The painted and panelled pulpit is so tall that it almost touches the ceiling with its sounding board.
St Andrew the Apostle’s is a modest and evocative Georgian time capsule, and also a bit of an enigma.
The church was first mentioned in documents of the 12th century, when it was granted to St Dogmael’s Abbey. It was rebuilt in the early 19th century. The architect may have been David Evans of Eglwyswrw, a local architect with an office in Cardigan, who built other churches locally including those at Cilgerran and Llechryd. But it’s largely undocumented, and nobody is quite sure when it was built or by whom.
From the outside, it is a simple stone box. The Gothick windows are the only hint of what may lie inside… Lifting the latch on the bead-and-butt west door, an interior “of delightful and luminous simplicity” is revealed.
A complete set of box pews lines the south wall. A crenelated vestry enclosure takes up the northwest corner. But the chief joy is the triple-decker painted and panelled pulpit, reading desk, and clerk’s desk — the former so tall it almost touches the ceiling with its sounding board. The woodwork is painted in a distinctive late Georgian scheme, which we have not re-painted or retouched – just gently washed.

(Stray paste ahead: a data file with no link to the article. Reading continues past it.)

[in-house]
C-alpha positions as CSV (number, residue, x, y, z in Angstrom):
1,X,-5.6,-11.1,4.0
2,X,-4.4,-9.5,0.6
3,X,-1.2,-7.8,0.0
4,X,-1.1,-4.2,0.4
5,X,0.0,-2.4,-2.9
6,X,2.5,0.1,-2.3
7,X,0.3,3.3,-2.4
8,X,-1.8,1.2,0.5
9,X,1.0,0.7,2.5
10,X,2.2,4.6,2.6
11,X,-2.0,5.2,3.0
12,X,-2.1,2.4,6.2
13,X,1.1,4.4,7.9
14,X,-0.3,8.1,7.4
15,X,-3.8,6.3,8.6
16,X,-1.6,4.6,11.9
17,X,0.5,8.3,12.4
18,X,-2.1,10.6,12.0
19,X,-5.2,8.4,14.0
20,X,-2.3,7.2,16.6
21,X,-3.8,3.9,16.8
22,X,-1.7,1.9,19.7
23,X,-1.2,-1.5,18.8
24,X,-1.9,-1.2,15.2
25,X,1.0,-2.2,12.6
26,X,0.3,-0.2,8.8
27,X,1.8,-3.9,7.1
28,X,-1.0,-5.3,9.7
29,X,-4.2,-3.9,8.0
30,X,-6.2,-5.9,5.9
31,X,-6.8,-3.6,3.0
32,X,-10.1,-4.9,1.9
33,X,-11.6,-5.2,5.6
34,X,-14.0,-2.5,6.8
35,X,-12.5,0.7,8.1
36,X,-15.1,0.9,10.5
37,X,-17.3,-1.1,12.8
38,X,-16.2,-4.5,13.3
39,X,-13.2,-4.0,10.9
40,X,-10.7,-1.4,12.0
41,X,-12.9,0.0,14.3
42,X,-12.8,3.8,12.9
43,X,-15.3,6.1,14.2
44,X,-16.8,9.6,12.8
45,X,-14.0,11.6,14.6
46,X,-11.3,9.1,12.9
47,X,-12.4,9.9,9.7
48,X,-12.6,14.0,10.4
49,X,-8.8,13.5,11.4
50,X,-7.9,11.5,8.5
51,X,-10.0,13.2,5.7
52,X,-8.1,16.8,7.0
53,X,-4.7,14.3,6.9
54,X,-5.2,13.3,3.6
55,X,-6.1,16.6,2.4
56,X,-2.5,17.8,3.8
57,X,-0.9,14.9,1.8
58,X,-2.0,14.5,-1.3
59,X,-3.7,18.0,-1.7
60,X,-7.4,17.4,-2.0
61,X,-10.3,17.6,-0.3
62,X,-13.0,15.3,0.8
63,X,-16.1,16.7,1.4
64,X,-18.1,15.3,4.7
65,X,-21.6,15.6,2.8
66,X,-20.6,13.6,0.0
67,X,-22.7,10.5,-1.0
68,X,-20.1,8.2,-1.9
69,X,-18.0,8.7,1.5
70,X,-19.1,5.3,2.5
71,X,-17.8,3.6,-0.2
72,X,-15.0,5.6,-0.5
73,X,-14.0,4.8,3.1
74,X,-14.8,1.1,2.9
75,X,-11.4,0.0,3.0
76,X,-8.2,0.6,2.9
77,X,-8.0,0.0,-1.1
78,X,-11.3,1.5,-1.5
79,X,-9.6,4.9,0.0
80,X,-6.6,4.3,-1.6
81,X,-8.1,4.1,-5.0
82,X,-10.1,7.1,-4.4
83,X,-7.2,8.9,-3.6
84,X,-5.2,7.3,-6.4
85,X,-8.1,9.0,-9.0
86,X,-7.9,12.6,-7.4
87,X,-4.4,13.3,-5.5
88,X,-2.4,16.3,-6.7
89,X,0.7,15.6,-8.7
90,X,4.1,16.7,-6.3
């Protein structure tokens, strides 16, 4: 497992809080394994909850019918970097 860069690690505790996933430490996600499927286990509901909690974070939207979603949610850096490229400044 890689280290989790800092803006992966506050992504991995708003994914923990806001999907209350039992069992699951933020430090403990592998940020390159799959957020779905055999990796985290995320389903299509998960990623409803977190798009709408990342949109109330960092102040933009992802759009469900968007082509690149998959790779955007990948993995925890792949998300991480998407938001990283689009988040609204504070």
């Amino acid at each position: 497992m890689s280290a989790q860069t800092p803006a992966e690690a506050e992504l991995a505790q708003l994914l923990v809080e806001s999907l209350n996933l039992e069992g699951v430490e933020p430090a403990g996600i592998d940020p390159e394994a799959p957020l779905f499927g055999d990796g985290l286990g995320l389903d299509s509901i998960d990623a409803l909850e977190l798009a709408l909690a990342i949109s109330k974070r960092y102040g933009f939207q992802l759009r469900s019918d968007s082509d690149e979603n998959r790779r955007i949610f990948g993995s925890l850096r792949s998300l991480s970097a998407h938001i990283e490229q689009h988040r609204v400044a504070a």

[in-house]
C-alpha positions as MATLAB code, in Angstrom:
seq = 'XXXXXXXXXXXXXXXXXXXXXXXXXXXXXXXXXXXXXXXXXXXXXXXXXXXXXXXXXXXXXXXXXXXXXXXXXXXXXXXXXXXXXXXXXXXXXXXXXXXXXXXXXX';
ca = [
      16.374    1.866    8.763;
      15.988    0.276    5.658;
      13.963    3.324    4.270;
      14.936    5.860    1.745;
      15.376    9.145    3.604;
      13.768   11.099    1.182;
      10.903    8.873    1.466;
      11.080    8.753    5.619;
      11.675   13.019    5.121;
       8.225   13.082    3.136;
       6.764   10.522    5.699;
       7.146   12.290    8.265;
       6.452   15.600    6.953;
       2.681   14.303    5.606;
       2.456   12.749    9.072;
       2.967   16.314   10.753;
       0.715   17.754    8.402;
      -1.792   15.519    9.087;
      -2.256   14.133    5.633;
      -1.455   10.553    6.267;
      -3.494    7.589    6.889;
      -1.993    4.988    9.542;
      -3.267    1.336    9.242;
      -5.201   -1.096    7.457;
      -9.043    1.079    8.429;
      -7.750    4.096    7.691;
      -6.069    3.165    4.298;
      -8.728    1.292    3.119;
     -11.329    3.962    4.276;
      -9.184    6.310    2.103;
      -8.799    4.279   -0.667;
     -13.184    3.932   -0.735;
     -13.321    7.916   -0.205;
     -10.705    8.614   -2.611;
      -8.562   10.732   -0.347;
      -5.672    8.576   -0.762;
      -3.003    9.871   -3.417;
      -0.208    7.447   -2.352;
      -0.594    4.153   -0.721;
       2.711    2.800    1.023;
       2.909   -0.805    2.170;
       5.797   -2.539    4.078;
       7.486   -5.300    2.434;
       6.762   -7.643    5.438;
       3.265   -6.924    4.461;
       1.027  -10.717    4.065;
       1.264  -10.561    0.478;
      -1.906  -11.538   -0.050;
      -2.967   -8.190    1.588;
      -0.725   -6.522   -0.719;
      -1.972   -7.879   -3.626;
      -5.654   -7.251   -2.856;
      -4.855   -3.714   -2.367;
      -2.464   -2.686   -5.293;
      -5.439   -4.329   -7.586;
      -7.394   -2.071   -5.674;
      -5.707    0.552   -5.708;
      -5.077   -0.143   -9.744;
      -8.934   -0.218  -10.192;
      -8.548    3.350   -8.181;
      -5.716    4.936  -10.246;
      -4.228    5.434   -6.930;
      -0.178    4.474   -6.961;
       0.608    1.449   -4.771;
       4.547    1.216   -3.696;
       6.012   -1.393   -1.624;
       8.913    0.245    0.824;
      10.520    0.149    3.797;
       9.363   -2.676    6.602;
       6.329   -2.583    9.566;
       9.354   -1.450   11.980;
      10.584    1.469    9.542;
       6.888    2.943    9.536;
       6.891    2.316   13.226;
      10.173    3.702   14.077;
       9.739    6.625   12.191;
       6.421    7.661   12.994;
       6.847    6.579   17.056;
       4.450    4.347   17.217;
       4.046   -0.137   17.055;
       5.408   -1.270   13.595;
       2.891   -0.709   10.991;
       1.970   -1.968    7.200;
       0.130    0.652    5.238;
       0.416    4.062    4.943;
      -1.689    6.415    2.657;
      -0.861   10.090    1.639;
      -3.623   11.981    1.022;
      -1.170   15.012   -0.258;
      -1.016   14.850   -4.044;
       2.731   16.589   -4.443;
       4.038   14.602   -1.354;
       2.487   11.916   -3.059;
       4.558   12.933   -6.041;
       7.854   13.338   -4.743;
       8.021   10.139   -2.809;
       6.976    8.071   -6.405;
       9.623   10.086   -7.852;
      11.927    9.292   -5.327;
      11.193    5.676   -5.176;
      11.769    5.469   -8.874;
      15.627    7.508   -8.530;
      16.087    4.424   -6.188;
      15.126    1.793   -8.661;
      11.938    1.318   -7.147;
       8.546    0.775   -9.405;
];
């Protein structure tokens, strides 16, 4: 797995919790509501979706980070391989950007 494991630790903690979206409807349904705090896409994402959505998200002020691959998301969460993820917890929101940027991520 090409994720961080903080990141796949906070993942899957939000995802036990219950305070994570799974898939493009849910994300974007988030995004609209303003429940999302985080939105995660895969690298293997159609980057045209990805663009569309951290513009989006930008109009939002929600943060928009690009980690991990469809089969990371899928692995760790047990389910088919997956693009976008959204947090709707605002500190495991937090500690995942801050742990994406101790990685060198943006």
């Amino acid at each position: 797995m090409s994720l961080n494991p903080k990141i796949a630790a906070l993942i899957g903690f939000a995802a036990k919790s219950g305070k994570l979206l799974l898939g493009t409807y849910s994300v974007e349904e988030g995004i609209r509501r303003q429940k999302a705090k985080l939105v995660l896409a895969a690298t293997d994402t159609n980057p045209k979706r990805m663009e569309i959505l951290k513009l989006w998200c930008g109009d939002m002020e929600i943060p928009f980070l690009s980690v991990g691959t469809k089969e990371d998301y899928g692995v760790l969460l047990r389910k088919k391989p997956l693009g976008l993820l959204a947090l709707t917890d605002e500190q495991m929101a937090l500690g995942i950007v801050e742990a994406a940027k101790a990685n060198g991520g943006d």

In the southwest corner, you’ll spy the most ancient element – the font. Possibly a survival from an earlier church on this site, it’s a lopsided cushion-cut bowl on a thick, moulded shaft, rising to just under a metre in height. It’s believed to date from the late 12th century.
In 1828 the church was described as being in “tolerable repair” and “tolerably furnished with all things convenient for the country church”. This is frustratingly vague! Could this be before the Georgian restoration? Or after? We do know that, between 1813 and 1828 it was served by a non-resident minister, who was the vicar at several South Pembrokeshire churches, but who, in fact, lived at Emsworth, Hampshire!
When we came to its rescue, St Andrew’s was in a sorry state: Its fine Georgian windows rotten, the glass kicked in. Its walls damp. Its roof leaking. Its box pews streaked with bird and bat droppings. Nowadays, it’s looking much more cheerful. And it’s open every day.
The churchyard is also a haven for wildflowers such as primroses, bluebells and cowslips, and ground nesting birds like the warbler or chiffchaff. The church is just 300m north of Trefael burial chamber.